Who will be shaping the conference experience, to provide delegates with essential insights, networking opportunities, and inspiration?

We’re delighted to announce the Organising  and Programme committees for the WCSJ2025  taking place in Tshwane, South Africa! Click through to the links above to learn who’s who. And stay tuned for the call for proposals, which will be launched in June 2024! If you have not already subscribed to receive news directly from the conference please add your details here 

WCSJ25 Excursions: here’s a sneak peek

The universe was formed about 14-billion years ago. The Earth is about 4.6-billion years old.

Life first emerged about 3.8-billion years ago. Our journey begins in South Africa, where fossils of some of the earliest known life forms on Earth have been found.

South Africa has yielded fossils of some of the earliest known dinosaurs, dating back at least 200 million years. Fossils of our very distant mammal-like ancestors, which lived more than 200 million years ago, have also been found in South Africa.

Africa is the birthplace of humankind. This is where our collective umbilical cord lies buried.

Hominids – the ancestors of modern humans – first emerged about seven million years ago, in Africa. 

Attend WCSJ2025, and you can view the vast arc of evolution, just one hour from the conference venue.

We will visit the Cradle of Humankind World Heritage Site – one of the world’s richest fossil sites.  Here we will find:

  • The Maropeng Visitor Centre, an award-winning, world-class exhibition, focusing on the development of humans and our ancestors over the past few million years. Take a journey through time, starting with the formation of the planet and moving all the way through the evolutionary processes that culminated in the world as we know it today.  See fossils, learn about how humankind was born, view stone tools that are up to one million years old, and much more. This interactive tour allows you to take all the time you need to ponder humanity’s fascinating origin story.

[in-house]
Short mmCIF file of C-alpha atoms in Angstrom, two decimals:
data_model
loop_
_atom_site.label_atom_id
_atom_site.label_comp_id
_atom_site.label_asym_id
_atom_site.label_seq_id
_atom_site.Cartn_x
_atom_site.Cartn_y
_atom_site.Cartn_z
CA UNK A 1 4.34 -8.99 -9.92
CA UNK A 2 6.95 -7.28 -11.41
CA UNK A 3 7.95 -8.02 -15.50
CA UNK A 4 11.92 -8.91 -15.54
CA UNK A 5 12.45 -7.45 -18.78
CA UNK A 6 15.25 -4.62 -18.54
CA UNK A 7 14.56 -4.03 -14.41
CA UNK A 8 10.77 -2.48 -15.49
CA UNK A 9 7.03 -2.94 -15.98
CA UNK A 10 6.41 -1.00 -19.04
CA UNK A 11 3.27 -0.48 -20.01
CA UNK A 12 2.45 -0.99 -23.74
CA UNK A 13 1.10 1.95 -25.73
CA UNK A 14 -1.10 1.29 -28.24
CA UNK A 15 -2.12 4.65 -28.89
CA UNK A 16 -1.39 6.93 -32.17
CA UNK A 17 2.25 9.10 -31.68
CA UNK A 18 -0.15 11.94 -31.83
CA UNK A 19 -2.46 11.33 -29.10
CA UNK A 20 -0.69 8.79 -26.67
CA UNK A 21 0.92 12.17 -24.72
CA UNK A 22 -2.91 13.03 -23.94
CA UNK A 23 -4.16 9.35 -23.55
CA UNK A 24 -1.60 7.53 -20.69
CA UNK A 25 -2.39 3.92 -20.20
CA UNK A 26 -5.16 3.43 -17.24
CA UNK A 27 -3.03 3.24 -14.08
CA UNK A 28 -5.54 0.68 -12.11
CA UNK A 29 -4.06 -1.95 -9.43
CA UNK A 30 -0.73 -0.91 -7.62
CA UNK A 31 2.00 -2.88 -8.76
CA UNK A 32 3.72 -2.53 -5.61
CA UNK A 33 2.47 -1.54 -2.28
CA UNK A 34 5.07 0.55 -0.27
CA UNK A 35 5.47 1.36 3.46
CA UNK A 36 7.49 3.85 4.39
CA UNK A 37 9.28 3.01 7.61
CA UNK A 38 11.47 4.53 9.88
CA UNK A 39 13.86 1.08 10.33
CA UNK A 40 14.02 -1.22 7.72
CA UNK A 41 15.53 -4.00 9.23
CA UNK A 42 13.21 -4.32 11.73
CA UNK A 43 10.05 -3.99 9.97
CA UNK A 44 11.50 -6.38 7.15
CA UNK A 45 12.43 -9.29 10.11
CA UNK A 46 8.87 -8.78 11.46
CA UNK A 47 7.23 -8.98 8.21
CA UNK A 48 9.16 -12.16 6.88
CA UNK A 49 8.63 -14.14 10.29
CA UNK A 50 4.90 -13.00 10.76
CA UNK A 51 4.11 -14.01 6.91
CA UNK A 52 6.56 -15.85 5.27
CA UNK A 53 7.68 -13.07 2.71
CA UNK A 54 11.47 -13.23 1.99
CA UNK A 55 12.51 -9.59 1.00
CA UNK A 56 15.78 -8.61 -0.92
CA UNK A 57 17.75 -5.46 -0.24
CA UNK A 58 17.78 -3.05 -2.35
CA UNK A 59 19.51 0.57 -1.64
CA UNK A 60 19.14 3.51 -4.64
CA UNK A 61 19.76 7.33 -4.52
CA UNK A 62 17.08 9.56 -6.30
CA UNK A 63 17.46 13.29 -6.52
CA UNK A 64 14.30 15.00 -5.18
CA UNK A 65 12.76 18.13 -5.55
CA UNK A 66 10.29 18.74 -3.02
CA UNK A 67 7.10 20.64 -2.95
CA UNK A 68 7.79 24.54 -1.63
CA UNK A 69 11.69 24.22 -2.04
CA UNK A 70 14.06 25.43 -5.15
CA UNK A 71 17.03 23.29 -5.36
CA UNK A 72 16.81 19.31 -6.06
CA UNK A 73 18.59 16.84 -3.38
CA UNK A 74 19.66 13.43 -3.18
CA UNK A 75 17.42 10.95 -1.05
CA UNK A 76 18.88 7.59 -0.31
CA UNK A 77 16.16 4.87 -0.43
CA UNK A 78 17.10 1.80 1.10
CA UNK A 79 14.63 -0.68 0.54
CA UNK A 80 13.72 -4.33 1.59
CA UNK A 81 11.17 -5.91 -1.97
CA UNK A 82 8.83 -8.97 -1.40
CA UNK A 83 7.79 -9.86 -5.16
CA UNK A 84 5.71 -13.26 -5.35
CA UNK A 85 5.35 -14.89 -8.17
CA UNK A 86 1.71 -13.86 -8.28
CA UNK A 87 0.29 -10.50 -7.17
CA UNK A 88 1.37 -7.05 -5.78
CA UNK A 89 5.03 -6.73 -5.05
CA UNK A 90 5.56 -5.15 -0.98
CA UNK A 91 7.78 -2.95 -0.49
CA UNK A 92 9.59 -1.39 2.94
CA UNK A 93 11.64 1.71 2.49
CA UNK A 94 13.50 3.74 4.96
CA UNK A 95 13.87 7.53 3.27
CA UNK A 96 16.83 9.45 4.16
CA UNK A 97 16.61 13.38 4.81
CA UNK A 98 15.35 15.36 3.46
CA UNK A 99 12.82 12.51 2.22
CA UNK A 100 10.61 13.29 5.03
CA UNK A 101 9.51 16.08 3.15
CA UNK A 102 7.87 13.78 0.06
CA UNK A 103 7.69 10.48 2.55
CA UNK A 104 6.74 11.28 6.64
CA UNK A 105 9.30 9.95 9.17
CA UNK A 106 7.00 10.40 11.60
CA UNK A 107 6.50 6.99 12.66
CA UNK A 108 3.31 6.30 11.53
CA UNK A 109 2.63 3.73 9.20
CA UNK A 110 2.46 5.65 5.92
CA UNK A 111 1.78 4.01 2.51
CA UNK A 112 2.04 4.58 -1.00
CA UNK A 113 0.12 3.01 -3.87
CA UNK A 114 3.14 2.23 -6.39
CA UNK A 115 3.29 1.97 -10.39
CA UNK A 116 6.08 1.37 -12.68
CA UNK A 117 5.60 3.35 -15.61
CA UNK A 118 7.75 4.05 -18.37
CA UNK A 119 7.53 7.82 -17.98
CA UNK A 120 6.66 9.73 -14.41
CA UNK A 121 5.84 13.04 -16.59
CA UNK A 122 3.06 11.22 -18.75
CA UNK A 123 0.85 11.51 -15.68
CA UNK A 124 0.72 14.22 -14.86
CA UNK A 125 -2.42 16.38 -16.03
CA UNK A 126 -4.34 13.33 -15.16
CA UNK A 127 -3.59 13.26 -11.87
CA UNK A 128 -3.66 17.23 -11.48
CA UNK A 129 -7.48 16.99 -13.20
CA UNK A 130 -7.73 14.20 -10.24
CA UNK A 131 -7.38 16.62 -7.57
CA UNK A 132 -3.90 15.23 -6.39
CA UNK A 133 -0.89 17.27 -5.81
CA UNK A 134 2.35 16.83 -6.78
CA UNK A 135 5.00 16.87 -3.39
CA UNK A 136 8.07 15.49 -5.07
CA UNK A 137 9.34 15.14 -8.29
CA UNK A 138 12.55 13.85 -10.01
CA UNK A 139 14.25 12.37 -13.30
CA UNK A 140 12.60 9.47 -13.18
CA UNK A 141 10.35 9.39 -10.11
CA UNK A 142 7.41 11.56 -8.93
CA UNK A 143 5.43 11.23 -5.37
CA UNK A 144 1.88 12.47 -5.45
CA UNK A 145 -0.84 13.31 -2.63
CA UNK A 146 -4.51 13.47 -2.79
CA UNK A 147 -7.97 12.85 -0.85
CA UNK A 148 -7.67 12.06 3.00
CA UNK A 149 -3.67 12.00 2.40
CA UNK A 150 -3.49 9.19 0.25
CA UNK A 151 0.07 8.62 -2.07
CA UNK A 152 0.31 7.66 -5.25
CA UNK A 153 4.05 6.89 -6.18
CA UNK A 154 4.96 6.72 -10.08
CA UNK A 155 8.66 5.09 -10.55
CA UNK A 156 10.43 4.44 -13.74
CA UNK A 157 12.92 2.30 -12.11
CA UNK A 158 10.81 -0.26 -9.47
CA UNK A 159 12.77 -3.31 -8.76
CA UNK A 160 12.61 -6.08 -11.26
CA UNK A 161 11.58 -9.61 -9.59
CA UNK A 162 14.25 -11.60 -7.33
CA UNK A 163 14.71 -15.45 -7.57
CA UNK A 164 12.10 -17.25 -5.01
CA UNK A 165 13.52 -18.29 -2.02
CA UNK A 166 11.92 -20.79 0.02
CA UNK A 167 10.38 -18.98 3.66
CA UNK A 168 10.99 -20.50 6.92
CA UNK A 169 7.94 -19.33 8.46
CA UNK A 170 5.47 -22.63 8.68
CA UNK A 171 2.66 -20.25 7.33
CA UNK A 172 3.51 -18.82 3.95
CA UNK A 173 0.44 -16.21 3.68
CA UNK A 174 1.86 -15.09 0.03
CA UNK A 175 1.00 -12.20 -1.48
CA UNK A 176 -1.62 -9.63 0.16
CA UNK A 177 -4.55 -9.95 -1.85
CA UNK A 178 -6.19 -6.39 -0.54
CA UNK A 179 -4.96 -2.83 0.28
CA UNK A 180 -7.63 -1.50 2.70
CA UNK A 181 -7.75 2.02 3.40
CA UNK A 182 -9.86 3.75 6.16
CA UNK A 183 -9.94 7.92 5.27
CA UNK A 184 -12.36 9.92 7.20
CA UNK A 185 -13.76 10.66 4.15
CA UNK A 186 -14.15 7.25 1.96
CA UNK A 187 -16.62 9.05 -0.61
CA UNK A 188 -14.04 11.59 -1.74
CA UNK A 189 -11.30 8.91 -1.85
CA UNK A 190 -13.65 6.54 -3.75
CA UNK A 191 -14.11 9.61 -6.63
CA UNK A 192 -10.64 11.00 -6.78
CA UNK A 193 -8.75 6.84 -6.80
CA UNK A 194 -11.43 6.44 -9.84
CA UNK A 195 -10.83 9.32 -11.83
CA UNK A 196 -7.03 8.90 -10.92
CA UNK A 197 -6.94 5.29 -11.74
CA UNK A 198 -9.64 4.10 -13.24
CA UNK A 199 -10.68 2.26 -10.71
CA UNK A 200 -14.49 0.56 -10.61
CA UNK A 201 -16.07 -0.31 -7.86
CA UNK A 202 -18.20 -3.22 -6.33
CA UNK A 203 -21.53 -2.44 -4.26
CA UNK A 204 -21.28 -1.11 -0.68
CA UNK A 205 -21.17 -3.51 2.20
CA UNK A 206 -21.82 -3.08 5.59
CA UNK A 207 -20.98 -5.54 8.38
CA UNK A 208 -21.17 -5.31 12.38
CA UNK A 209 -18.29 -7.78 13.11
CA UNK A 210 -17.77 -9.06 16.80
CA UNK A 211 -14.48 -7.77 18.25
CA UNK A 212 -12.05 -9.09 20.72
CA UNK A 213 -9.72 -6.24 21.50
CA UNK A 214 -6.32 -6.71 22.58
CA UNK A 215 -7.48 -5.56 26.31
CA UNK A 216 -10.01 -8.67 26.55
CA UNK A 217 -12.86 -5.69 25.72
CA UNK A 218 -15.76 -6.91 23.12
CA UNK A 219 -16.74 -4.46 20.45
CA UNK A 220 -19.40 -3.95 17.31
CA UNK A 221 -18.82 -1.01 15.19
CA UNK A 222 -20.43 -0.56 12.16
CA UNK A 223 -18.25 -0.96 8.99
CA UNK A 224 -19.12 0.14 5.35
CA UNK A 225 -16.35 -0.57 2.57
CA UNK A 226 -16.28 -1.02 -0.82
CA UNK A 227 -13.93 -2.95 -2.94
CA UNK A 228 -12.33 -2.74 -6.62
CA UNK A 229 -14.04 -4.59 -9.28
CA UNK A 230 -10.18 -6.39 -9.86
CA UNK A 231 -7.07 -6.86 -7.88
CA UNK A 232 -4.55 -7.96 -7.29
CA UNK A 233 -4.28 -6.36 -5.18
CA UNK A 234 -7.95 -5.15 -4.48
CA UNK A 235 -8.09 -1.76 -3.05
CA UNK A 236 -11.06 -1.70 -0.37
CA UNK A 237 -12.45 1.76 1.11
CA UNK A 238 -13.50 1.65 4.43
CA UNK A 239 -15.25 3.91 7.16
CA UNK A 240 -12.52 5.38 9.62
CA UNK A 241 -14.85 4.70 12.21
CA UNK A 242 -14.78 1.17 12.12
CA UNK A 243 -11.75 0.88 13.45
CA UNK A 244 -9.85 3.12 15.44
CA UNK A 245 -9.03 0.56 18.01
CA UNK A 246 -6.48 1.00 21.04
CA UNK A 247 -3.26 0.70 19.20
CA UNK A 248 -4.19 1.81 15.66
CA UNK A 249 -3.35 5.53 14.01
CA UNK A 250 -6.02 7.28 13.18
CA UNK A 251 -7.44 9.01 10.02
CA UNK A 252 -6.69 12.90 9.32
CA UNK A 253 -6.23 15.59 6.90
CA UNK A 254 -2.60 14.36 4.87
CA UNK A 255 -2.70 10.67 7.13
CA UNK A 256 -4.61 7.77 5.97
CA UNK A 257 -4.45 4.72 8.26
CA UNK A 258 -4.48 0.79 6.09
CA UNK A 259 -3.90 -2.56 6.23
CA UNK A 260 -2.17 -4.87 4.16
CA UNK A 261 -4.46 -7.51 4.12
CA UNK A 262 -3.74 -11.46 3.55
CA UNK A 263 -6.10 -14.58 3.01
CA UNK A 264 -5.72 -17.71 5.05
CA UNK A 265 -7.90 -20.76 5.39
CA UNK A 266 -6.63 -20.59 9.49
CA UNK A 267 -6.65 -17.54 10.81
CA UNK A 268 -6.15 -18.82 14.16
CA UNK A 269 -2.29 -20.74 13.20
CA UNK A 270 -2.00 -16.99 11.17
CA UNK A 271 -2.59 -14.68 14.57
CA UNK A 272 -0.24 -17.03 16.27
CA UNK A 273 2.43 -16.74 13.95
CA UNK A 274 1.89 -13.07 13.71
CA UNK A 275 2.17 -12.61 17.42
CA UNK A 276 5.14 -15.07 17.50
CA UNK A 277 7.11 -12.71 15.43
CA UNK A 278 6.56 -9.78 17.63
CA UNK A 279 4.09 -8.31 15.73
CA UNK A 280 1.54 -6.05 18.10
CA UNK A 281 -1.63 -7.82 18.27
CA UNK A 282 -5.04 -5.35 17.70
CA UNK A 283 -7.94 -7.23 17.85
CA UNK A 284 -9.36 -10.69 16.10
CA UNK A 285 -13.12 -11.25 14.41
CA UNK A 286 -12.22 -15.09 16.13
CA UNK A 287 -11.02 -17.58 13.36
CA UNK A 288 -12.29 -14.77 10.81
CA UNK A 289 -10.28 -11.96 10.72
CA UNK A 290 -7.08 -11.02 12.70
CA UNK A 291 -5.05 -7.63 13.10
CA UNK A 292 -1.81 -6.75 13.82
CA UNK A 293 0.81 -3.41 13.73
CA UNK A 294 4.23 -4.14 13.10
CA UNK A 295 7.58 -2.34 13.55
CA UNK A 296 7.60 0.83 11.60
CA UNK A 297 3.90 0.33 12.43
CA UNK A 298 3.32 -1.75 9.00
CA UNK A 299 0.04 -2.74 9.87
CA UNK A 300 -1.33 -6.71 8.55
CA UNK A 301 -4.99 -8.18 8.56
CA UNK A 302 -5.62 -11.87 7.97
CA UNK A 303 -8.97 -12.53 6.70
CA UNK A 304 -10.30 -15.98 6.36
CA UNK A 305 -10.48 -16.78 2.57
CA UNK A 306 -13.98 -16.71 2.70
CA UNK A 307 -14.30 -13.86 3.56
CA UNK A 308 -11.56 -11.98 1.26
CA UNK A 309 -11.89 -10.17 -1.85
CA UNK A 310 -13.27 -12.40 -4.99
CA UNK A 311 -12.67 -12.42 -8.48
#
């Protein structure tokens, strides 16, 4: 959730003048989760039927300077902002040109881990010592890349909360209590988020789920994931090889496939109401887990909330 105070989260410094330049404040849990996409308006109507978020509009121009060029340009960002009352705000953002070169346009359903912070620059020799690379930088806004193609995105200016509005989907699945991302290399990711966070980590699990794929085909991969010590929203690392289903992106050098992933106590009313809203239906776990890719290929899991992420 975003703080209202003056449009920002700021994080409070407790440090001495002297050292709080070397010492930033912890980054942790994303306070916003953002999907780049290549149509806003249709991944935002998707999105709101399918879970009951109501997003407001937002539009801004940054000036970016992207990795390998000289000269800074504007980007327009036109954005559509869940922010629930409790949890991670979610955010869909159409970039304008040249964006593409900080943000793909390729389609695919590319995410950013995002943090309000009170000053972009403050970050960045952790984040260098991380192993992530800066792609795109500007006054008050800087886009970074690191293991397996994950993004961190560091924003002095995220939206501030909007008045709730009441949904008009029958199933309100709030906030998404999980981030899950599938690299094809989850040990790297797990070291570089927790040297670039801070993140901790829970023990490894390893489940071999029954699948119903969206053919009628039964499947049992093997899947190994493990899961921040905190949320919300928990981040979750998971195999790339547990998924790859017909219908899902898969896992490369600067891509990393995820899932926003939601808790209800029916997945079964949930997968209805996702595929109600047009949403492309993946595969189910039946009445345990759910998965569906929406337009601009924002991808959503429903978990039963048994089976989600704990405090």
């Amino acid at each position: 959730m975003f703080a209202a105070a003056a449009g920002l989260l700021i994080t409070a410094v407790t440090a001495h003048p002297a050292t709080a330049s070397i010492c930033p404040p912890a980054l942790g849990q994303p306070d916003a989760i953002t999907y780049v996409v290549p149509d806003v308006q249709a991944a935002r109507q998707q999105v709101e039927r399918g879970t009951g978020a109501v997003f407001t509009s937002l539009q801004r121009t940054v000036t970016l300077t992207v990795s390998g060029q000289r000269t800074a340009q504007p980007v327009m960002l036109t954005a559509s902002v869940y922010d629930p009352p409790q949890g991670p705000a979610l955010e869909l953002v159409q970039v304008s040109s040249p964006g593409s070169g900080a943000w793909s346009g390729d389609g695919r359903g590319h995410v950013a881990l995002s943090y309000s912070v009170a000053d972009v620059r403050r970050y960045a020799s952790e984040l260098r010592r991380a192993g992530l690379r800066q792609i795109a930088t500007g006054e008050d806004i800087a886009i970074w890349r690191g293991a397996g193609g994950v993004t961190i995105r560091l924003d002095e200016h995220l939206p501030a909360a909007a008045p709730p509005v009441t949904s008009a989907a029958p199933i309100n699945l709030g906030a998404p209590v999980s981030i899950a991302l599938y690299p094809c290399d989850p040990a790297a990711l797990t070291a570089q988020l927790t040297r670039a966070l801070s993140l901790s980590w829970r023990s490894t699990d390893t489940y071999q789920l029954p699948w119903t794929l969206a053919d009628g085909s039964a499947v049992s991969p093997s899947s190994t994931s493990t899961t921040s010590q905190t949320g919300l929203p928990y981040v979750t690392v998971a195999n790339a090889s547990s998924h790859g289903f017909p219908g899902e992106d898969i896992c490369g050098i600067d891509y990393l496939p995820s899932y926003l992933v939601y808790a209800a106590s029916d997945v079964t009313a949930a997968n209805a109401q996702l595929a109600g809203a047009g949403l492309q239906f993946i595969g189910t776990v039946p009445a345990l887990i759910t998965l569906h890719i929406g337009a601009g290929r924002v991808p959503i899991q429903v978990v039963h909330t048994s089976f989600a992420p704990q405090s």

• The Sterkfontein Caves, a fascinating museum display of cave formations and geology, early life forms, mammals, and hominid fossils, among other topics.  Here you will be introduced to “Mrs Ples”, the “Taung Child” and “Little Foot” before heading underground to explore the caves, where scientists have discovered many hominid and other animal fossils dating back more than 4-million years to the birth of humanity.
  • Active scientific dig sites, where researchers are painstakingly reconstructing humanity’s complex origin story.  These sites are often visited by world-renowned experts in the field, and have hosted major scientific announcements, such as the discovery of “Little Foot”, Homo naledi and Australopithecus sediba.

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